Defendant paid Dr. Foote's expert witness fee of $750.00 and also paid his $286.68 appearance fee at the deposition. In addition defendant paid all the stenographers and reporters fees for taking depositions. Plaintiff claims he should also be paid for travel expenses in attending four separate depositions incurred by his attorney, as well as attorney's fees for his participation in those depositions. The issue before this court is whether the legislature, in enacting NMSA 1978 § 52-1-34, contemplated the payment of attorney's fees and travel expenses as claimed by the plaintiff. Section 52-1-34 is very clear and it only provides that court costs and expenses of discovery ordered by the court shall be paid by the defendant. It makes no mention or reference to travel expenses or attorney's fees. See Farmers Gin Company v. Ward, 73 N.M. 405, 389 P.2d 9 (1964); Gregory v. Eastern New Mexico University, 81 N.M. 236, 465 P.2d 515 (Ct.App. 1970). The Supreme Court of New Mexico in State ex rel. Stanley v. Lujan, 43 N.M. 348, 93 P.2d 1002 (1939), held that attorney's fees and the attorney's traveling expenses are not "costs and charges" which may be properly taxed as costs or be recoverable as damages.

We conclude that the trial court award of costs was correct.

*289 We affirm the judgment of the trial court and we order no attorney's fees for the plaintiff's attorney in this appeal.


NEAL, J., concurs.

BIVINS, J., concurs in part and dissents in part.

BIVINS, Judge (concurring in part; dissenting in part).

I concur in Points I, II, III, IV and that portion of Point V which upholds the disallowance of separate attorneys fees for attendance by plaintiff's attorney at depositions. I disagree, however, with that part of Point V which holds that travel expenses cannot be considered as a "cost and expense" of discovery under NMSA 1978, § 52-1-34.

Plaintiff claimed as part of his cost bill $261.20 for travel expenses incurred by his attorney in attending four separate depositions scheduled by defendant, one of which was out of state. The trial court in a very thoughtful and well reasoned memorandum denied this item as well as plaintiff's claim for separate attorney fees in attending these depositions. While I agree with the analysis as to disallowance of attorney fees, see Gregory v. Eastern New Mexico University, 81 N.M. 236, 465 P.2d 515 (Ct.App. 1970), I disagree as to travel expense. Both the trial court and the majority rely on language in State v. Lujan, 43 N.M. 348, 93 P.2d 1002 (1939). Lujan was not a worker's compensation case. Absent any case on point, we must examine the statute involved in light of the total statutory scheme of the Act. In doing so it is helpful to briefly mention the discovery orders and order authorizing independent physical examination of plaintiff.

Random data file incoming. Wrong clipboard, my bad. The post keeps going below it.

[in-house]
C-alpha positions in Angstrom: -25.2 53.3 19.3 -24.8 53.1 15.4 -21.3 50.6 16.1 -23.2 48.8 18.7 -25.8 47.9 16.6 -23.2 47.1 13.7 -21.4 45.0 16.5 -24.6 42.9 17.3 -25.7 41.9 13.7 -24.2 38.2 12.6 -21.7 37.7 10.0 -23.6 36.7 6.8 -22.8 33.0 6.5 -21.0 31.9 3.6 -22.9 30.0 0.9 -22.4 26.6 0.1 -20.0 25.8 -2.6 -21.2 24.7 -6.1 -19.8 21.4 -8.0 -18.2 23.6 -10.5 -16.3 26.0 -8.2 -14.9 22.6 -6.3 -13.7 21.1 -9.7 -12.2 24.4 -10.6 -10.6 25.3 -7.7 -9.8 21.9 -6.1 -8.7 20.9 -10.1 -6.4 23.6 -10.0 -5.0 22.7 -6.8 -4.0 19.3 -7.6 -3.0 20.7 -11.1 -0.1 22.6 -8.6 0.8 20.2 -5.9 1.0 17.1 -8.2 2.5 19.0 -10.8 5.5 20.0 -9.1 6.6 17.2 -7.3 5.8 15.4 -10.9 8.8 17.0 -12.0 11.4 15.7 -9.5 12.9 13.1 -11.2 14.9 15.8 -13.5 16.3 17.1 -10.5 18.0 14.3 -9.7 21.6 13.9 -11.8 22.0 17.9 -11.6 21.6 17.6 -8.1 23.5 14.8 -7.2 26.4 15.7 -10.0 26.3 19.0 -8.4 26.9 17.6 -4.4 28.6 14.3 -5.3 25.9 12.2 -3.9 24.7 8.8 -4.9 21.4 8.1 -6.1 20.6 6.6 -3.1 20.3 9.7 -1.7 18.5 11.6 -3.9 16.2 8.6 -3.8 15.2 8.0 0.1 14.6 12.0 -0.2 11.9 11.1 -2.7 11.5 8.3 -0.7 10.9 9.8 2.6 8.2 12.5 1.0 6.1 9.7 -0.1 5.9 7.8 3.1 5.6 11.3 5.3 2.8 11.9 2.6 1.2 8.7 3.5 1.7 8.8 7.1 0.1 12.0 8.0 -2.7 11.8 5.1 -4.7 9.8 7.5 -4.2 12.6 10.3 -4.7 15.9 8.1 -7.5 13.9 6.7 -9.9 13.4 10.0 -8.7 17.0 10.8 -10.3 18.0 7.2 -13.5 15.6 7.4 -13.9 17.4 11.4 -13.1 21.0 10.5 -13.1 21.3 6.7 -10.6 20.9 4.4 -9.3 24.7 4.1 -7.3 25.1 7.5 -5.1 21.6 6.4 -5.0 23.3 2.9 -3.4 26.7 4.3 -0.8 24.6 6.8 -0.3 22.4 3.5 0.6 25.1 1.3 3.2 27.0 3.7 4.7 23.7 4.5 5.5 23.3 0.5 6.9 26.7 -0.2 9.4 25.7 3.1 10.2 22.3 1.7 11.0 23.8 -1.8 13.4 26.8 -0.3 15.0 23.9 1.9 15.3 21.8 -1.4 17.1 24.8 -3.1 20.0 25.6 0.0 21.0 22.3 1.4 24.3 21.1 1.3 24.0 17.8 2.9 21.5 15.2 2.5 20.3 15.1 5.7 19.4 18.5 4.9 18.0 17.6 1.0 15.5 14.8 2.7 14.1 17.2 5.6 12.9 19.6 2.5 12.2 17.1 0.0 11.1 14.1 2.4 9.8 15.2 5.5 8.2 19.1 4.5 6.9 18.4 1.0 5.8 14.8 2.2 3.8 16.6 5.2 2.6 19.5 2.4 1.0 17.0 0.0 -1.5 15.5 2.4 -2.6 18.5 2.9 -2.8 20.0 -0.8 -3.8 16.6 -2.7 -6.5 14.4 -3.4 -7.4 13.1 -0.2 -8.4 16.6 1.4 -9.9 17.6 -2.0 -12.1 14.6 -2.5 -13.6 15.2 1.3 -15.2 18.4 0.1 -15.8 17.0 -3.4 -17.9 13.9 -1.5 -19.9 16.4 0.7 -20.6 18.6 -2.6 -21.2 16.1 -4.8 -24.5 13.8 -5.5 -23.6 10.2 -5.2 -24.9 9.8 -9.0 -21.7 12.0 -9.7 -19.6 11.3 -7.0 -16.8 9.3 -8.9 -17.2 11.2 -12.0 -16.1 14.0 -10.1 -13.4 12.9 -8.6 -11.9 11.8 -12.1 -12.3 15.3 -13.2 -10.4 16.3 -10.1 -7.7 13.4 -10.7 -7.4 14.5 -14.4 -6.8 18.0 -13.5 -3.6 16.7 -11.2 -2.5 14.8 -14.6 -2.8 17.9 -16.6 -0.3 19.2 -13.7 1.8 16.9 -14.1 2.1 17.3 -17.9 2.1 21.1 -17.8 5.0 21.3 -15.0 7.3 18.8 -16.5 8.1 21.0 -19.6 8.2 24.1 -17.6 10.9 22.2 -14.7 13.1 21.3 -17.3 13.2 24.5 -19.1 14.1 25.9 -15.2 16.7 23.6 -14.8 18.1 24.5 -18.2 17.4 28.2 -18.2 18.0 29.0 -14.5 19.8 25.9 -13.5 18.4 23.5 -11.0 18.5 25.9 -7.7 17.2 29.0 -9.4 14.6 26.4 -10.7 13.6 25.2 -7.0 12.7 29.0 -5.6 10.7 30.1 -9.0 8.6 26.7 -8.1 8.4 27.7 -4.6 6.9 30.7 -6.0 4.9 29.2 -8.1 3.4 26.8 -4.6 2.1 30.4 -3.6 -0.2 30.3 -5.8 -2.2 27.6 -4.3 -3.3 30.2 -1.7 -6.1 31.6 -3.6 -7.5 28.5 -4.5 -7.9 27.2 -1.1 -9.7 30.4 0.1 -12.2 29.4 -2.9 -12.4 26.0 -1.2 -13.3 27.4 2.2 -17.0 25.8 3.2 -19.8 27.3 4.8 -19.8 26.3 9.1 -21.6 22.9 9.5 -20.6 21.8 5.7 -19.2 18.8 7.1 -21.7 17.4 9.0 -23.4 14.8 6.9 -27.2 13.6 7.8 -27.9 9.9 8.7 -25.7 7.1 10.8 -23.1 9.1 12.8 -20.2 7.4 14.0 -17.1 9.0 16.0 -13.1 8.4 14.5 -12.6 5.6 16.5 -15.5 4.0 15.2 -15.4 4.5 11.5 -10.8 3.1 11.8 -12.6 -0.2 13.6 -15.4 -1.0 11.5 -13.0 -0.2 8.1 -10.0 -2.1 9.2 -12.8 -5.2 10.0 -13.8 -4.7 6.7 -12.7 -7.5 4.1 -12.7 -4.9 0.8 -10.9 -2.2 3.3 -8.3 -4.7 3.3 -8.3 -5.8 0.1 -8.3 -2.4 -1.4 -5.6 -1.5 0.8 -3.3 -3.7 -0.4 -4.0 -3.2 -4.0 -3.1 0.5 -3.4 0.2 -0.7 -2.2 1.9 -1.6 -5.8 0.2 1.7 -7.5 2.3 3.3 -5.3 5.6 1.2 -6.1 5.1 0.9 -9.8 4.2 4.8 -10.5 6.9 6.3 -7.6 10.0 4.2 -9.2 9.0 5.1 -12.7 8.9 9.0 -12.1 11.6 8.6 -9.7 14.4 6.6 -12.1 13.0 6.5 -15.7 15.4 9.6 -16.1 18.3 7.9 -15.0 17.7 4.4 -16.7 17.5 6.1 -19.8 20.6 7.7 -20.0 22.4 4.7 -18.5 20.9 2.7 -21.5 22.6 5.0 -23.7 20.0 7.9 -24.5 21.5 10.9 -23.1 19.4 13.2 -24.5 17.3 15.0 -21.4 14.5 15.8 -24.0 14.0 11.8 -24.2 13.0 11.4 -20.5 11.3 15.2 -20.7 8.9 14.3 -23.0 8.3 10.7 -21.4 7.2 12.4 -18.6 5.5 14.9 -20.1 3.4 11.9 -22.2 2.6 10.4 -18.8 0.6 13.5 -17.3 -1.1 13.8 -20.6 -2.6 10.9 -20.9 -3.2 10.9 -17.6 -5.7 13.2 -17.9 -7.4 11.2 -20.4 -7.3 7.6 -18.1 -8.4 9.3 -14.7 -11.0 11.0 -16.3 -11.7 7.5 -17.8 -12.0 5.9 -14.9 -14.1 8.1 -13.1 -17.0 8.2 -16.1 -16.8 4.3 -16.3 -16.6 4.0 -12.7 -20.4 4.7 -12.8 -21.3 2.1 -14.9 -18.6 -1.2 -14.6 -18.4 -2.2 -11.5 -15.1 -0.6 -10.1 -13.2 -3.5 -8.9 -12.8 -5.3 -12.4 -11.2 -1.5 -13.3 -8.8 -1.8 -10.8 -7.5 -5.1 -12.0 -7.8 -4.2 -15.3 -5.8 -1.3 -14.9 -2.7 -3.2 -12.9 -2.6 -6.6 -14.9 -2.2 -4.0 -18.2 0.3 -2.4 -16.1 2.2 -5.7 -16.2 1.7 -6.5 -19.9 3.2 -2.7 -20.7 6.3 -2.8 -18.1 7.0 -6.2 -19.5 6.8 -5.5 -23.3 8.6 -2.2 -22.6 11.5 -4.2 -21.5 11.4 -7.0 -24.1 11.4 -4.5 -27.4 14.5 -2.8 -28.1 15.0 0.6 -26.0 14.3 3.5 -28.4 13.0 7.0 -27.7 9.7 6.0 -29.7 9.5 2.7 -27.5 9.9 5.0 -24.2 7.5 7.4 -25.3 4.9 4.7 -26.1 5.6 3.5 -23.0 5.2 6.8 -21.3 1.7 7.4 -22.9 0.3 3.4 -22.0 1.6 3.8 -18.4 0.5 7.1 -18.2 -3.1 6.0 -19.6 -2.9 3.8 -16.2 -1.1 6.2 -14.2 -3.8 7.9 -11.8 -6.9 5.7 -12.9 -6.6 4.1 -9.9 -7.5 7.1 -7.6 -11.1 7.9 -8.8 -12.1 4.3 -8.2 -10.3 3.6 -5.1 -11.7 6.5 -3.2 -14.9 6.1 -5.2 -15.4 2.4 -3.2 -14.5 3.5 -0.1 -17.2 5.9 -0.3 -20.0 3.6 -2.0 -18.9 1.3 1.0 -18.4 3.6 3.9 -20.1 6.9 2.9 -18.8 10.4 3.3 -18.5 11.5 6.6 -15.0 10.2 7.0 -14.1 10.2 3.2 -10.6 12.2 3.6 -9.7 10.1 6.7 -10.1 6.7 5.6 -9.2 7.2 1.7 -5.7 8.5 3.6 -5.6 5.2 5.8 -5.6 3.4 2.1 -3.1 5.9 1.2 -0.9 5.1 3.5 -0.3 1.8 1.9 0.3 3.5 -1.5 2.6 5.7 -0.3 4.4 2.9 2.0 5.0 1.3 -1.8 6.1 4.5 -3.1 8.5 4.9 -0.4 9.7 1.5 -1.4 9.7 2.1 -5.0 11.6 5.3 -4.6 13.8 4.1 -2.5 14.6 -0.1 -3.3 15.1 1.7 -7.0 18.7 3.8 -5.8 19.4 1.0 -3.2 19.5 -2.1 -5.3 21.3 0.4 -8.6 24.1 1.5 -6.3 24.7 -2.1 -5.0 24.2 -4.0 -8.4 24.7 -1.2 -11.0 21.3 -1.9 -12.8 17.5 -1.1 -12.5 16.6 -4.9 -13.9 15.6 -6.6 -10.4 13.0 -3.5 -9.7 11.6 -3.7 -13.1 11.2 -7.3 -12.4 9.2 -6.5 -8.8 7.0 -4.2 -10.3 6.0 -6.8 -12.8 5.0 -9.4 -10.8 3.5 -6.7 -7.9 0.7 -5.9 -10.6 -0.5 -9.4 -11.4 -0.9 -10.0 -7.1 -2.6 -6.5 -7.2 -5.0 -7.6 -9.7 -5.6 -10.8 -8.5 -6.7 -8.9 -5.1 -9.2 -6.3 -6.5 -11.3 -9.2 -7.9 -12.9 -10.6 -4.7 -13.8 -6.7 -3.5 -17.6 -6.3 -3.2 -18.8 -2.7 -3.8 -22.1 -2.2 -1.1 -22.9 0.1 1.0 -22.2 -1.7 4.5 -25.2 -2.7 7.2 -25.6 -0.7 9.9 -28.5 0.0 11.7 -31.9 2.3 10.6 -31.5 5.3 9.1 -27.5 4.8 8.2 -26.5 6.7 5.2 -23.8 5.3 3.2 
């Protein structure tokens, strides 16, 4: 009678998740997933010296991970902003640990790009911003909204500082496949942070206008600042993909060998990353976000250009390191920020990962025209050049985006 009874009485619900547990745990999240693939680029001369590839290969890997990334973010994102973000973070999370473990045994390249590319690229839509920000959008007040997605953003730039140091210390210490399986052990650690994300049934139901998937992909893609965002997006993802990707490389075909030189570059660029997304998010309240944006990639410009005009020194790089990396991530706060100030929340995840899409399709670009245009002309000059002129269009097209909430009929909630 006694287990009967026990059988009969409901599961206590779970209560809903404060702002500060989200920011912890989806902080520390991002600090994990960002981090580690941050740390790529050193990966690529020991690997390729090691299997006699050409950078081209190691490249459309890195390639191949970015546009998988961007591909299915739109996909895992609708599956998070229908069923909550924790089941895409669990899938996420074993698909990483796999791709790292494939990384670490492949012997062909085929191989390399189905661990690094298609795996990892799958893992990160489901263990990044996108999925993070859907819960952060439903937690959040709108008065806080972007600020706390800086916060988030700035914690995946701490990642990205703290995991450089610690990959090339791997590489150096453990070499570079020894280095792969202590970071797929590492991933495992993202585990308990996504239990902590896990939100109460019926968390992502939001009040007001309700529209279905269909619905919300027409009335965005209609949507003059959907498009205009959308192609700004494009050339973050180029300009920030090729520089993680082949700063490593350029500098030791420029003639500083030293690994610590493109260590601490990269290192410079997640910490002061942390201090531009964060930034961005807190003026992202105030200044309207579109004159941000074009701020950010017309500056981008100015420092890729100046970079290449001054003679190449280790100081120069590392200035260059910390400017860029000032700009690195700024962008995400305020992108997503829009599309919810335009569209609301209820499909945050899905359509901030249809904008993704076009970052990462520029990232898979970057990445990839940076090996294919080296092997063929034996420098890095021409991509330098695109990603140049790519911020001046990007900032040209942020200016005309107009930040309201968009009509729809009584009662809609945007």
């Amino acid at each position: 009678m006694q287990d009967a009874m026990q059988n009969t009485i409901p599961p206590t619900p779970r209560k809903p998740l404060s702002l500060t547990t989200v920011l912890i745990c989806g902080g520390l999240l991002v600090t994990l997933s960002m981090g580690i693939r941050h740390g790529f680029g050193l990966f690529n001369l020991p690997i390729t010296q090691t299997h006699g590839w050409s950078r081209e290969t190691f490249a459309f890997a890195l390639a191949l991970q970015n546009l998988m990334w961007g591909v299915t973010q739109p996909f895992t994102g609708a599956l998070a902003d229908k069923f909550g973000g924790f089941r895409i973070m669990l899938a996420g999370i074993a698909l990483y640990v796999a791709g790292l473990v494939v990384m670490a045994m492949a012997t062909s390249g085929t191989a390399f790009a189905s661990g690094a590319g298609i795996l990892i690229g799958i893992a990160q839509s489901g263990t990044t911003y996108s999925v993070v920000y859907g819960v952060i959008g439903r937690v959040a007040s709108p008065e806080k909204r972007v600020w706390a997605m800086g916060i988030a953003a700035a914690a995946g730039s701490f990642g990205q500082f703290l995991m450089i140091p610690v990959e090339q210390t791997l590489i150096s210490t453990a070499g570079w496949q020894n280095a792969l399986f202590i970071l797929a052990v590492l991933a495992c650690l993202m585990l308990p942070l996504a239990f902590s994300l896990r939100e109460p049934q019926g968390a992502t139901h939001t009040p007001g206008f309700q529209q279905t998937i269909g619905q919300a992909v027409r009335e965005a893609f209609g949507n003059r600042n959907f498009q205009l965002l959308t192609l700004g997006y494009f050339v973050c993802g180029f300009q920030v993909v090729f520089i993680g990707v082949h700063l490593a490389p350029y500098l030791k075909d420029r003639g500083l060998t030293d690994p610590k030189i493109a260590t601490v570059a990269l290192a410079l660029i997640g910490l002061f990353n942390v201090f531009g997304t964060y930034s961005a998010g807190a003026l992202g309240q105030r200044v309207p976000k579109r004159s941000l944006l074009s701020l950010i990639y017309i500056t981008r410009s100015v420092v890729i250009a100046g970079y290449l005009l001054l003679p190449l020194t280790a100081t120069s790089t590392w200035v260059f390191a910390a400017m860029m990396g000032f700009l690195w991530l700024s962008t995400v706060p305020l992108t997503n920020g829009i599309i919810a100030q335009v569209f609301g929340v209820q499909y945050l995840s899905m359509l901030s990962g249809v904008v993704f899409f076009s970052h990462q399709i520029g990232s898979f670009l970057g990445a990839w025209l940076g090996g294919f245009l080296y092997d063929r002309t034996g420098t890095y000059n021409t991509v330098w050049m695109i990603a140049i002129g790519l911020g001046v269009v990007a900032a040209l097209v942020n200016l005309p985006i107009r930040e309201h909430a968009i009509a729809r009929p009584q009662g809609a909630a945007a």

With its answer defendant filed a motion for discovery to depose plaintiff and the doctors who had examined plaintiff and also filed a notice to take the deposition of Dr. Sidney Schultz. An order was entered authorizing this discovery "at the deposition cost * * *" of defendant. Subsequently, the parties filed a joint motion for discovery which enlarged defendant's earlier motion and provided for the full range of discovery by either side. The motion stated, "Defendant is to pay the cost of all discovery, pursuant to NMSA 1978, § 52-1-34, including, specifically, the cost of depositions scheduled by either party and plaintiff's copy of any deposition taken." The order authorizing the additional discovery tracks the language of the joint motion. Neither the joint motion nor the order identifies any specific witness or what evidence is needed; it states only that "good cause exists for the requested discovery and that the evidence to be obtained thereby will probably be material to the issues of this case."

Defendant filed a motion asking the court to direct plaintiff to submit to physical examination by a doctor of defendant's choice who practiced in Pueblo, Colorado. Plaintiff objected since the physician was not licensed in New Mexico, relying on § 52-1-51B. The trial court entered an order granting defendant's motion, thereby requiring plaintiff to travel to Pueblo for the examination. It was the deposition of this same physician scheduled by defendant that resulted in a claim of $138 travel expenses incurred by plaintiff's attorney in attending that deposition.

Whether or not the trial court could require plaintiff to submit to a physical examination out of state by a physician not licensed in New Mexico under § 52-1-51 presents an interesting question, but it is not before us on this appeal. Assuming the trial court could require such an examination, the interpretation given § 52-1-34 by the majority would foreclose plaintiff from representation at that deposition, if he could not afford to pay the travel expenses.

What if defendant schedules depositions all over the country, or if the injured party dies and his treating physician moves a great distance either within or without the state? The employer and its insurance carrier would face little difficulty in having counsel present, but that would ordinarily not be true for an injured worker. The following language in § 52-1-34 is unmistakably clear and would, in my opinion, *290 permit a trial court in appropriate cases to allow travel expenses to plaintiff's attorney in attending depositions:

The cost and expense of any interrogatory, discovery procedure or deposition ordered by the court shall be paid by the defendants in the claim or action and in no event shall any unsuccessful claimant be responsible for the cost or expense of any interrogatory, discovery procedure or deposition ordered by the court.

Of course, the trial court can and should at any § 52-1-34 hearing carefully consider the need for any discovery, the alternatives available, the cost and expense involved, as well as the delay that any questionable discovery might cause. It would violate the statutory scheme of the Workmen's Compensation Act to impose upon the injured worker travel expenses necessarily incurred by his counsel in order to adequately present his claim.

Based on my interpretation, I would remand so the trial court could reconsider travel expenses as a proper item under § 52-1-34. This would not require allowance in all instances, such as depositions taken in Albuquerque, but would enable the court to award such travel expenses as would be appropriate.